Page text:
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A|A|S Chromaphone

January 15, 2013

One of the great aspects of virtual instruments is that creative designers can take them beyond emulating the ordinary. Chromaphone isn’t the first modeling synthesizer to explore struck and plucked resonators, but its exploration runs deep.
Modeling synths create sounds on-the-fly with algorithms, not samples. Limitations like velocity or sample splits don’t exist, and sounds can be realistic or push boundaries. Also, as no samples load into memory, presets load instantly; Chromaphone’s overall operation is snappy as well. However, more voices requires more CPU power (and Chromaphone doesn’t distribute its power over multiple cores). Still, CPU drain is certainly not unreasonable, especially with 16 voices or less.

Meet the Family There are several banks of presets (programs), although you can always manage banks (rename, create, copy, or move within banks, etc.). The mallets, percussions, drum kits, chimes/bells, and plucked strings play to Chromaphone’s primary strengths. The kits aren’t conventional drum kits, but stretch a sound so that low sounds give a satisfying “kick,” while higher sounds are more like percussion—so you can play it like a kit.
The basses, keys, strings and pads, synths, and organs/pipes are not ROMpler sounds. The basses tend toward a warmer, more acoustic vibe; keys are mostly electric piano/clav-type sounds, while strings and pads are impressionistic. For synths, don’t think Minimoog, but synthetic sounds; the organs and pipes provide alternatives to conventional sampled versions. The soundscapes/textures and effects also highlight Chromaphone’s unique talents—some resemble sampled sounds, but you can push them into far more interesting territories. My only significant disappointment is that few controls respond to MIDI, and there are no MIDI learn options for external controllers.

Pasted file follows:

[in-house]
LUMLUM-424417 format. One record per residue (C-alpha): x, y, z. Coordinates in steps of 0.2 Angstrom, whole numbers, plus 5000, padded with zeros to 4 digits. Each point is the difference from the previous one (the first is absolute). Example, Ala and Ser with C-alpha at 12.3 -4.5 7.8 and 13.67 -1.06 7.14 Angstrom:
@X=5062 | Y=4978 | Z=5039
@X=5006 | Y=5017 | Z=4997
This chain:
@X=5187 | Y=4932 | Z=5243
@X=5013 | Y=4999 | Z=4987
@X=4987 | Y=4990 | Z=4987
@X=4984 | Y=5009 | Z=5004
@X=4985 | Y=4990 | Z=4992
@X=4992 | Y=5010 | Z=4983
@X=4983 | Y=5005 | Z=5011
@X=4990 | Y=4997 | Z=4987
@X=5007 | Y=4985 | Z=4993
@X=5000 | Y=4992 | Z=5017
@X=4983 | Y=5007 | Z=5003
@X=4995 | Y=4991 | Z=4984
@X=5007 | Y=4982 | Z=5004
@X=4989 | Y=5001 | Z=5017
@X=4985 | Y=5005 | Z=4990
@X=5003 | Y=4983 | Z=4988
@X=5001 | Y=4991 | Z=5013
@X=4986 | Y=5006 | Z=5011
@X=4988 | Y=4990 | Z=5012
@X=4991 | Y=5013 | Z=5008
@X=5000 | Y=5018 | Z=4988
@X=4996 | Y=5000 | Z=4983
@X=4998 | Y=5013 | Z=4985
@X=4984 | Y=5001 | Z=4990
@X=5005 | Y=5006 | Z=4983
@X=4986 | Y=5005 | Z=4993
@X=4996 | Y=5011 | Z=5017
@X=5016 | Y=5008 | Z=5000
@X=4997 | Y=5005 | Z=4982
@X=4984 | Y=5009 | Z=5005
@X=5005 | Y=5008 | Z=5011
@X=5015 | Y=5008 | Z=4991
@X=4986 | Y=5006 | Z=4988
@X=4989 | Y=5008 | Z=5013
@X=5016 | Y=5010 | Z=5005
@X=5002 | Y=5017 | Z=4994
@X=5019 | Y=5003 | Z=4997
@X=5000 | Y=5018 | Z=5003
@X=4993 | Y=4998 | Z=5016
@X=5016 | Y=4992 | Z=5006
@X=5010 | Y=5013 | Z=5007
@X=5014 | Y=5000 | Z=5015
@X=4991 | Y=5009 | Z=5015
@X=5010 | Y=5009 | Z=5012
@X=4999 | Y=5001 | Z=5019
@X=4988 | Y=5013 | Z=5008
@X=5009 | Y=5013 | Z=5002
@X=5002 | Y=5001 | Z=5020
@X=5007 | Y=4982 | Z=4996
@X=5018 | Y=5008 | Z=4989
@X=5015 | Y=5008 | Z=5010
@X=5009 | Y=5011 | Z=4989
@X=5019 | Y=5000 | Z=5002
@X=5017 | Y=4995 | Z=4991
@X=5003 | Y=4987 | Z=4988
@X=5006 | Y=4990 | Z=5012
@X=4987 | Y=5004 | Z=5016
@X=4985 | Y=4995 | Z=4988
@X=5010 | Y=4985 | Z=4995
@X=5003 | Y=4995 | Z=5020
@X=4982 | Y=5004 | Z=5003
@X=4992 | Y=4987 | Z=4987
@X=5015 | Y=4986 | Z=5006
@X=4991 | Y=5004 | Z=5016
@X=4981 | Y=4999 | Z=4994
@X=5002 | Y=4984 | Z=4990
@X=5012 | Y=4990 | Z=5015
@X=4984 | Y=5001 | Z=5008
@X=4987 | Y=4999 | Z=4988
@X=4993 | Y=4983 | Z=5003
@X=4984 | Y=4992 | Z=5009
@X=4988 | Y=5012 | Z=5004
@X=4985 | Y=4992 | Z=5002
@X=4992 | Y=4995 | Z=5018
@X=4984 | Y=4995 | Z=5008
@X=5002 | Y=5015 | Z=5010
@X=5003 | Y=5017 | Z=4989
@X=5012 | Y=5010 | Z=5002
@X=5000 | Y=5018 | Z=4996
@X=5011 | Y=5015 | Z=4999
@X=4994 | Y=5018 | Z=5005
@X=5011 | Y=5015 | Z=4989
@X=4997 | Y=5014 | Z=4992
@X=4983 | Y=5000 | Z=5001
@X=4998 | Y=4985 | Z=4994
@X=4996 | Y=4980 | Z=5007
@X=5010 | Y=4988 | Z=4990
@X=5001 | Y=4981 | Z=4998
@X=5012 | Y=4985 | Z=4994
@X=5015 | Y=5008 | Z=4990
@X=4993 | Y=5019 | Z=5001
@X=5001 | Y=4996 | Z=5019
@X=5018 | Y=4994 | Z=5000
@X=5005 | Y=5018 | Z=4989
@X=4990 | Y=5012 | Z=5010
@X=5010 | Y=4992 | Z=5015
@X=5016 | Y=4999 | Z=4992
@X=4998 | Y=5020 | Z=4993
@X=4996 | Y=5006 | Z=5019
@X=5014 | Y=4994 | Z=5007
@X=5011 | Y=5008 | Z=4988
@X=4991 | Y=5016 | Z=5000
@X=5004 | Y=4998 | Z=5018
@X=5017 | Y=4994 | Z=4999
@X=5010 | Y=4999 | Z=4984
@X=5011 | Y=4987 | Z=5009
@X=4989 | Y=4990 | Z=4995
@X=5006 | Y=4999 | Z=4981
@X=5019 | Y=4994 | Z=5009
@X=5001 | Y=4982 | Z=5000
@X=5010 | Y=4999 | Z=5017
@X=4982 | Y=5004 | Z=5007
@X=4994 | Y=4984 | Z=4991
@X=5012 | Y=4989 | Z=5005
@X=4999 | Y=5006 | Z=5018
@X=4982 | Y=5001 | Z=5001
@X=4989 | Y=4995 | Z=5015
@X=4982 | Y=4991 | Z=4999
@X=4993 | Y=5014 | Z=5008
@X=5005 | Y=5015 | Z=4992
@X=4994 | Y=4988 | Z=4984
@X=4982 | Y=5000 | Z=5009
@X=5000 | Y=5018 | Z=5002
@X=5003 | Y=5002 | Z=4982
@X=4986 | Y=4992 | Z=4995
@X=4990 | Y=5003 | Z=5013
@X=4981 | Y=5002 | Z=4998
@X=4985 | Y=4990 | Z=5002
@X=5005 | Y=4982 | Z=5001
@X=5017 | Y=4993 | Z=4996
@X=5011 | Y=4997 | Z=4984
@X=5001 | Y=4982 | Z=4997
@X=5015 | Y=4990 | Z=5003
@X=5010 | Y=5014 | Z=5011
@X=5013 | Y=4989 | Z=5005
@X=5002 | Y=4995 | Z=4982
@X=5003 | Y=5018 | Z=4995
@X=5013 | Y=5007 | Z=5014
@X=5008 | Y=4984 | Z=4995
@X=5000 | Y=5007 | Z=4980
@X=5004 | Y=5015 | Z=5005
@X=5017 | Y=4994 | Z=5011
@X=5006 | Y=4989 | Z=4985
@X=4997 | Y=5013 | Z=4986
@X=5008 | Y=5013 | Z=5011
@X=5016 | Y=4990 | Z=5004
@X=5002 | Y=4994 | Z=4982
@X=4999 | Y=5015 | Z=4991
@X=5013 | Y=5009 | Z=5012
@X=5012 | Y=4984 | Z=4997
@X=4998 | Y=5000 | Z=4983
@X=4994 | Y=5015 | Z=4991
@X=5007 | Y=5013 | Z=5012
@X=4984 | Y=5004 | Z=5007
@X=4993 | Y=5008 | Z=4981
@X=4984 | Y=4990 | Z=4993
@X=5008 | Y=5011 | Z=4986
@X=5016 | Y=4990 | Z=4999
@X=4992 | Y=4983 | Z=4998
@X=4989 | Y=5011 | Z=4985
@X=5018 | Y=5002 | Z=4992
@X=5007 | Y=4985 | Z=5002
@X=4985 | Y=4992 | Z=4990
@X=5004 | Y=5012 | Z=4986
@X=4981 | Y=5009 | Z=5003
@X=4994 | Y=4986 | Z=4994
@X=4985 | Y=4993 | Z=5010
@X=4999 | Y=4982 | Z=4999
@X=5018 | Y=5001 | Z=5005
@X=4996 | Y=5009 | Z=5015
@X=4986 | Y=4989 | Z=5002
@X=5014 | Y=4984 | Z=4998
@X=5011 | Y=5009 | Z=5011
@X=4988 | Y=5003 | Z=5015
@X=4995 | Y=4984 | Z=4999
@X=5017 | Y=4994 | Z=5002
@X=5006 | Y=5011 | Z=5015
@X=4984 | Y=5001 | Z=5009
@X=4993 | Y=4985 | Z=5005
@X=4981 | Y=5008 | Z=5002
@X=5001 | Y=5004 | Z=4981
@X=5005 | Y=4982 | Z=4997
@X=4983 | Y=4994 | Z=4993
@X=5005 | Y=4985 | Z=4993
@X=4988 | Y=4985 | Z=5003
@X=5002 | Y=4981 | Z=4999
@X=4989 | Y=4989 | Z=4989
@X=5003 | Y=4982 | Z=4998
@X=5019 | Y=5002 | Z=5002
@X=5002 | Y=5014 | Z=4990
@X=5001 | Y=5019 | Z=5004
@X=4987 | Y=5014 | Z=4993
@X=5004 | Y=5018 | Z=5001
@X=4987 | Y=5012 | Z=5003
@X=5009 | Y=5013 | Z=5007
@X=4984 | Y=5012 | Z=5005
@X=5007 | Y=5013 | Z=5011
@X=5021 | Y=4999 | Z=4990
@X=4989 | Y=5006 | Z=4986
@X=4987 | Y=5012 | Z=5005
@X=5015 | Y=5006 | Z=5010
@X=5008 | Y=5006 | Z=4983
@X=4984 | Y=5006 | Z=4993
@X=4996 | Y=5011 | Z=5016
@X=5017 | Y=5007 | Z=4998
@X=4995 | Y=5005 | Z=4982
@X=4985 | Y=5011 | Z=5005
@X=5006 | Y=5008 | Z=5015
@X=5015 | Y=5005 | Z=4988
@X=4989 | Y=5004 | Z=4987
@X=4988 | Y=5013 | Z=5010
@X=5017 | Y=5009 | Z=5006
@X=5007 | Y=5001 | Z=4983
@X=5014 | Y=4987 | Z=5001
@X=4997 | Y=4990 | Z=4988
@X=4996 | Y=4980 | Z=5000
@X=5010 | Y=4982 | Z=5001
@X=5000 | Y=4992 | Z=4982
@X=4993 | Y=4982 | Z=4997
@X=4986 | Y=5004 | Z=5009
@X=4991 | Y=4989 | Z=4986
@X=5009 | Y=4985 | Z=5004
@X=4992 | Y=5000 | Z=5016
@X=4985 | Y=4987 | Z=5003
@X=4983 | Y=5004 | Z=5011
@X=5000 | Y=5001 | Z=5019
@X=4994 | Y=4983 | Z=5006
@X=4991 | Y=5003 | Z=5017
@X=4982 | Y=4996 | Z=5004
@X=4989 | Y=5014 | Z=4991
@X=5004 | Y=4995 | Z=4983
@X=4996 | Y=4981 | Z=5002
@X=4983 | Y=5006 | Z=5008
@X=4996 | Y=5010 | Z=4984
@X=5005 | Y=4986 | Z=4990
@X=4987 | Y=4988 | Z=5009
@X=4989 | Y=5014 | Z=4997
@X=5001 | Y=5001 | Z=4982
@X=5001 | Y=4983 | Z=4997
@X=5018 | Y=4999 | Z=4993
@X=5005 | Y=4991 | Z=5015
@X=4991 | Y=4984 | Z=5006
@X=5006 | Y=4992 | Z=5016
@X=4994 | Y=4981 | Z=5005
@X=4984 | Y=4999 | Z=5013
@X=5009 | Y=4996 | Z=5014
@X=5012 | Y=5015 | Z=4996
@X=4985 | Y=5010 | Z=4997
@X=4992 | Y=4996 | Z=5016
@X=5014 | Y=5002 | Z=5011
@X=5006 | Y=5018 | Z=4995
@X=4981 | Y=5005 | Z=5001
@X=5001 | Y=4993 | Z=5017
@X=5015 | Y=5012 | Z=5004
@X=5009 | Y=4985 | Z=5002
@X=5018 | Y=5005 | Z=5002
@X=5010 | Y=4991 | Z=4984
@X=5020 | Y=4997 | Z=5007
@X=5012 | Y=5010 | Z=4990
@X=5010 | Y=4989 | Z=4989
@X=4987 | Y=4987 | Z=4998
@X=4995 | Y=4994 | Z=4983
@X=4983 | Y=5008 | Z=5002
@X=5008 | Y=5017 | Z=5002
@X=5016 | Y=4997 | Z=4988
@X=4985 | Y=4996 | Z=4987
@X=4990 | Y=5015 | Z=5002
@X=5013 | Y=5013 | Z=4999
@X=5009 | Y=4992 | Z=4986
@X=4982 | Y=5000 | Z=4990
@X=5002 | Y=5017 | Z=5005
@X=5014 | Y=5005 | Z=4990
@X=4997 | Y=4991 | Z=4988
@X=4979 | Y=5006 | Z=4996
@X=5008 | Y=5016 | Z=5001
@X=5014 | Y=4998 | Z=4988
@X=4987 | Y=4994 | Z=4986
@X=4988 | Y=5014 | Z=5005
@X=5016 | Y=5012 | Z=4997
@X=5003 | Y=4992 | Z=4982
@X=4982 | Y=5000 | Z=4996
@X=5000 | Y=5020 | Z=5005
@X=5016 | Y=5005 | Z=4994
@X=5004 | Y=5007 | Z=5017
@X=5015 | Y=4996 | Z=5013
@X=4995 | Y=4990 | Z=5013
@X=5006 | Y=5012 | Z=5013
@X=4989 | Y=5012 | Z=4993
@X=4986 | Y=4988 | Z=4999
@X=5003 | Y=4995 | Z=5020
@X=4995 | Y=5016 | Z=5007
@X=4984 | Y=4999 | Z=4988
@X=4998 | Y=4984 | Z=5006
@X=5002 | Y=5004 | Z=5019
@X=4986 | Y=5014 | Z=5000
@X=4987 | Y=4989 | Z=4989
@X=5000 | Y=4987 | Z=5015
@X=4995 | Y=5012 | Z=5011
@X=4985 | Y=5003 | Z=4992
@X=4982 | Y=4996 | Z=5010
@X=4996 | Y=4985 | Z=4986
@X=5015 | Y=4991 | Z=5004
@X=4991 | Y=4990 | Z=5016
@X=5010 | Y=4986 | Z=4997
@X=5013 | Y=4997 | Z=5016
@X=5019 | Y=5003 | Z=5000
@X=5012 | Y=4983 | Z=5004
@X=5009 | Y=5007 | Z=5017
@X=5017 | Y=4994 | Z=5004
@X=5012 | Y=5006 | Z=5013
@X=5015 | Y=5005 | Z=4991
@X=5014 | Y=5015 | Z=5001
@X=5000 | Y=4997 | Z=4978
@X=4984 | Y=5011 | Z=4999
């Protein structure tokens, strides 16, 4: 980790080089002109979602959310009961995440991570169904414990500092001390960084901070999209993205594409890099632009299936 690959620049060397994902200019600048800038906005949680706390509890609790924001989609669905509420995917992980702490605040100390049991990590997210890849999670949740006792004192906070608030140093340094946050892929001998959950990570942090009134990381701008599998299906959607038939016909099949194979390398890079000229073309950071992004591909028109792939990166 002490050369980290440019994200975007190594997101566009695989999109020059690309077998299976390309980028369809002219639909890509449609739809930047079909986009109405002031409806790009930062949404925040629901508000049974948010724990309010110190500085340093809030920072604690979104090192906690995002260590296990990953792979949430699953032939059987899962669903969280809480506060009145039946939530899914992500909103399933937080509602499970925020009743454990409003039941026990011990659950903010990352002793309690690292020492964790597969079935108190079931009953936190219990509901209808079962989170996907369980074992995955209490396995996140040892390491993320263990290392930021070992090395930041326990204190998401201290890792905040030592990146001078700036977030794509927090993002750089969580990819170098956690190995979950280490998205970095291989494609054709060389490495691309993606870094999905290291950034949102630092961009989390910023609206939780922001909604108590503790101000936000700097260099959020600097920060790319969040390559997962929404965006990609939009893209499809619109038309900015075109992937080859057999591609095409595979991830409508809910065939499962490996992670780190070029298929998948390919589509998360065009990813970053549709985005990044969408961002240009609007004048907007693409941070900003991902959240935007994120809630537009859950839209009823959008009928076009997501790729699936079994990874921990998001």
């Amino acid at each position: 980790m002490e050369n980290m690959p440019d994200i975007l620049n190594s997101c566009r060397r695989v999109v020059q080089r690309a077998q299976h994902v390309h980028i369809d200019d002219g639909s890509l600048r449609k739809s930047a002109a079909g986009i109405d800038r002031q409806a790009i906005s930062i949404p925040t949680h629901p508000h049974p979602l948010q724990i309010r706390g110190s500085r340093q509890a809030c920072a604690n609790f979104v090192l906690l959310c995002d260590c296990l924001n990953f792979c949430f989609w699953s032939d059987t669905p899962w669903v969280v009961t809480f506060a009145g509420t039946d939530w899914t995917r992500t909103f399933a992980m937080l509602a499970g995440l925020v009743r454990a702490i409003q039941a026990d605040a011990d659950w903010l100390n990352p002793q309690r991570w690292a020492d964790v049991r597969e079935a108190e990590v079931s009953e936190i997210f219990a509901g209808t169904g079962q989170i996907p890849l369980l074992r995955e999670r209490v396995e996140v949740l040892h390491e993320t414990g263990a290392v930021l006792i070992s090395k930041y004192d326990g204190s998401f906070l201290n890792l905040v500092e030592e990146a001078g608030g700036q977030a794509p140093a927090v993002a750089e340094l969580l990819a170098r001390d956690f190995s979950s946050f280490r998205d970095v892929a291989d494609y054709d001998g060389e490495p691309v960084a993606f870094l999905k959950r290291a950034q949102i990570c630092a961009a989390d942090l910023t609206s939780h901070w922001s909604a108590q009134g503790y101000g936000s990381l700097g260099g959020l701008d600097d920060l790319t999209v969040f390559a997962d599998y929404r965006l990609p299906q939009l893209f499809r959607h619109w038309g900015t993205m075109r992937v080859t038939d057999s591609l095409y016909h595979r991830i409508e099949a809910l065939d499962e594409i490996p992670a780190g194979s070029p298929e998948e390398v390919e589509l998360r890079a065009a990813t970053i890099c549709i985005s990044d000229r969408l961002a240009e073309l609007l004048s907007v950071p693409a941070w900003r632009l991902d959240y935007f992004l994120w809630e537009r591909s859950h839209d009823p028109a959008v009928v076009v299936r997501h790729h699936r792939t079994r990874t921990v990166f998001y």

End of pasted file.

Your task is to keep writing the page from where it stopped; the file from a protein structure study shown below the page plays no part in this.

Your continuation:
Rolling Your Own The architecture is unconventional—combining a mallet and noise source creates a signal that excites dual resonators (each chosen from eight types). These can either run in parallel, or in a “combine” mode that places the resonators in series but with bi-directional interaction (e.g., similar to how a piano string interacts with a sounding board, but the sounding board also influences the string).
There are familiar parameters like amplitude decay and release, pitch envelope, key follow, LFO, and the like (as well as various effects), but you’ll also find material, tone, density, stiffness, partial, noise, color, and so on. I’d like to say that I understand all these parameters and have mastered the art of creating predictable patches . . . but I haven’t! I adjust some parameters, stand back, and hear what happens. Changing just one parameter on the guitar pad gave impressionistic, evocative cellos—do I know why? No, but I am smart enough that the first thing I learned was how to save presets. And a wonderful History function takes you back through the edits you’ve made to a program, so if you go too far, you can reel yourself back in.

Cool, or What? Download the trial version—you’ll find a novel, clever instrument that makes sounds your other virtual instruments don’t make. Chromaphone isn’t a “bread-and-butter” synth, so it’s not for everyone; but if you find yourself booting up the occasional virtual instrument, yawning, and saying “been there, done that”—start downloading.
STRENGTHS:  Creative design. Fresh, organic, warm sounds. Excels for percussion. VST/AU/RTAS/standalone versions. Small footprint. Cool playground for synth addicts.

LIMITATIONS:  Limited response to MIDI controllers. Doesn’t exploit multiple cores when pushed to maximum polyphony.

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